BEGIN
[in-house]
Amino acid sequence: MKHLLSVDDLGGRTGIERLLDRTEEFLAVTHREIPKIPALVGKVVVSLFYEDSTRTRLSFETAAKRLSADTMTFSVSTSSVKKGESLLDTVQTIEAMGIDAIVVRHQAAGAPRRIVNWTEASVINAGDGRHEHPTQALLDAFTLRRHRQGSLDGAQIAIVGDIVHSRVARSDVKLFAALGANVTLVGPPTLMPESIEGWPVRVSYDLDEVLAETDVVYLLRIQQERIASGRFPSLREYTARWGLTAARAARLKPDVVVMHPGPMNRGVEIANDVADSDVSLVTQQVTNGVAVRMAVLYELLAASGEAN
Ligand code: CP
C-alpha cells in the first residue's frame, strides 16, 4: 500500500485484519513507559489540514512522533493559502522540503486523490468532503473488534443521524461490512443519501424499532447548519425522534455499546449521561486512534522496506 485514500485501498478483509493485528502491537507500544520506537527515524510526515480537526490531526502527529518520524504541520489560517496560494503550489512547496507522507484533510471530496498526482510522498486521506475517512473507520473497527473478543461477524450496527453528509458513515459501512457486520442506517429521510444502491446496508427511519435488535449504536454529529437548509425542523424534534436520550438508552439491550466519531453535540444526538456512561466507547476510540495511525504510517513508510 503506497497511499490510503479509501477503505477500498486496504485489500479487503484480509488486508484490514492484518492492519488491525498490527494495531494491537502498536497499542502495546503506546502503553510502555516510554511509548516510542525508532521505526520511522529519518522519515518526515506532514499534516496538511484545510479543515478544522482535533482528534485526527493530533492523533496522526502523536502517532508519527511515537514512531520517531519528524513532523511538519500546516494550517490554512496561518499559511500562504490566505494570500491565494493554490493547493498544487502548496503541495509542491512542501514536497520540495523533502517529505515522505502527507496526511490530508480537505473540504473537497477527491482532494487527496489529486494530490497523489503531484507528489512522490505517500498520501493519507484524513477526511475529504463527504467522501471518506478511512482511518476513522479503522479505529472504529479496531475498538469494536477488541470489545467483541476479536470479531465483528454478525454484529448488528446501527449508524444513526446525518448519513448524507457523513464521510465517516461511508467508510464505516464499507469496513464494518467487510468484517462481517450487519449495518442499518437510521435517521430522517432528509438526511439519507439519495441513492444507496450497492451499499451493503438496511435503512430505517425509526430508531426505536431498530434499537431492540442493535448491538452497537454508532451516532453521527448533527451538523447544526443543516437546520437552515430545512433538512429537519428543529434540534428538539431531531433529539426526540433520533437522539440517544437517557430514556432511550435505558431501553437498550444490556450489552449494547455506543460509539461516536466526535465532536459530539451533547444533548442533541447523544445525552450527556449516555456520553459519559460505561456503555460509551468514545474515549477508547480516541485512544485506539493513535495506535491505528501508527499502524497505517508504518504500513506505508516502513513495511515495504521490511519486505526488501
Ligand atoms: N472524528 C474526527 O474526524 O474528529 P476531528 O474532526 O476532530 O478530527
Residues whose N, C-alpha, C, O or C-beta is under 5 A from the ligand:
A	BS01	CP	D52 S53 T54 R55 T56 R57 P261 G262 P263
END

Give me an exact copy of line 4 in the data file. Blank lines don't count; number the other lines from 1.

C-alpha cells in the first residue's frame, strides 16, 4: 500500500485484519513507559489540514512522533493559502522540503486523490468532503473488534443521524461490512443519501424499532447548519425522534455499546449521561486512534522496506 485514500485501498478483509493485528502491537507500544520506537527515524510526515480537526490531526502527529518520524504541520489560517496560494503550489512547496507522507484533510471530496498526482510522498486521506475517512473507520473497527473478543461477524450496527453528509458513515459501512457486520442506517429521510444502491446496508427511519435488535449504536454529529437548509425542523424534534436520550438508552439491550466519531453535540444526538456512561466507547476510540495511525504510517513508510 503506497497511499490510503479509501477503505477500498486496504485489500479487503484480509488486508484490514492484518492492519488491525498490527494495531494491537502498536497499542502495546503506546502503553510502555516510554511509548516510542525508532521505526520511522529519518522519515518526515506532514499534516496538511484545510479543515478544522482535533482528534485526527493530533492523533496522526502523536502517532508519527511515537514512531520517531519528524513532523511538519500546516494550517490554512496561518499559511500562504490566505494570500491565494493554490493547493498544487502548496503541495509542491512542501514536497520540495523533502517529505515522505502527507496526511490530508480537505473540504473537497477527491482532494487527496489529486494530490497523489503531484507528489512522490505517500498520501493519507484524513477526511475529504463527504467522501471518506478511512482511518476513522479503522479505529472504529479496531475498538469494536477488541470489545467483541476479536470479531465483528454478525454484529448488528446501527449508524444513526446525518448519513448524507457523513464521510465517516461511508467508510464505516464499507469496513464494518467487510468484517462481517450487519449495518442499518437510521435517521430522517432528509438526511439519507439519495441513492444507496450497492451499499451493503438496511435503512430505517425509526430508531426505536431498530434499537431492540442493535448491538452497537454508532451516532453521527448533527451538523447544526443543516437546520437552515430545512433538512429537519428543529434540534428538539431531531433529539426526540433520533437522539440517544437517557430514556432511550435505558431501553437498550444490556450489552449494547455506543460509539461516536466526535465532536459530539451533547444533548442533541447523544445525552450527556449516555456520553459519559460505561456503555460509551468514545474515549477508547480516541485512544485506539493513535495506535491505528501508527499502524497505517508504518504500513506505508516502513513495511515495504521490511519486505526488501